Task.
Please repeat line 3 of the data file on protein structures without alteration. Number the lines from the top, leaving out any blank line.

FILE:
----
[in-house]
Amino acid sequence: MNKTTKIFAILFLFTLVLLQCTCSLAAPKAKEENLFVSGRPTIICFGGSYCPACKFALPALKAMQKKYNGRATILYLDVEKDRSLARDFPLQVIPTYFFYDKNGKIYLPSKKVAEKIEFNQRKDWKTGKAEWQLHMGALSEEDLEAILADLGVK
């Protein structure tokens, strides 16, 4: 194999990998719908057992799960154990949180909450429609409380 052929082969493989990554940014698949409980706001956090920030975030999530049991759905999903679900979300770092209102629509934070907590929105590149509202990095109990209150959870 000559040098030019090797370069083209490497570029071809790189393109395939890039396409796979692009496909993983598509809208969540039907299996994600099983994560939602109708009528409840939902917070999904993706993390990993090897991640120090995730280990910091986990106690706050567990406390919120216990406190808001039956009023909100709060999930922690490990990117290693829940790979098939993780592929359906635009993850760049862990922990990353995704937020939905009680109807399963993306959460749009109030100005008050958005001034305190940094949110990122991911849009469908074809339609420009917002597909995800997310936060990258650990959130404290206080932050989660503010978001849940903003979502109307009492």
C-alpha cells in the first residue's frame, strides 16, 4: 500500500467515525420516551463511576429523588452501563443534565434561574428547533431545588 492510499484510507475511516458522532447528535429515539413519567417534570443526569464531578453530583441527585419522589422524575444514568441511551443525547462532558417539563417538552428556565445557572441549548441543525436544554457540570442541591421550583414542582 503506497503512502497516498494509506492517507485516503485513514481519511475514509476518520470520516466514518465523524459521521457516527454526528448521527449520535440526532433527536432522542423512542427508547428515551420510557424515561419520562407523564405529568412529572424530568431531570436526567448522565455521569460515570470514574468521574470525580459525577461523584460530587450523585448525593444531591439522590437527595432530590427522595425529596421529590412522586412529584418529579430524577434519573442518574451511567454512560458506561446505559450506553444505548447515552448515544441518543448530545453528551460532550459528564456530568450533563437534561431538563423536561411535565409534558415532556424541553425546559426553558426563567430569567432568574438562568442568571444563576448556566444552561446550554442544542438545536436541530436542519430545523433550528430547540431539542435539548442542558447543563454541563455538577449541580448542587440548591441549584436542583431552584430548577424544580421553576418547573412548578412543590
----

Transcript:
């Protein structure tokens, strides 16, 4: 194999990998719908057992799960154990949180909450429609409380 052929082969493989990554940014698949409980706001956090920030975030999530049991759905999903679900979300770092209102629509934070907590929105590149509202990095109990209150959870 000559040098030019090797370069083209490497570029071809790189393109395939890039396409796979692009496909993983598509809208969540039907299996994600099983994560939602109708009528409840939902917070999904993706993390990993090897991640120090995730280990910091986990106690706050567990406390919120216990406190808001039956009023909100709060999930922690490990990117290693829940790979098939993780592929359906635009993850760049862990922990990353995704937020939905009680109807399963993306959460749009109030100005008050958005001034305190940094949110990122991911849009469908074809339609420009917002597909995800997310936060990258650990959130404290206080932050989660503010978001849940903003979502109307009492």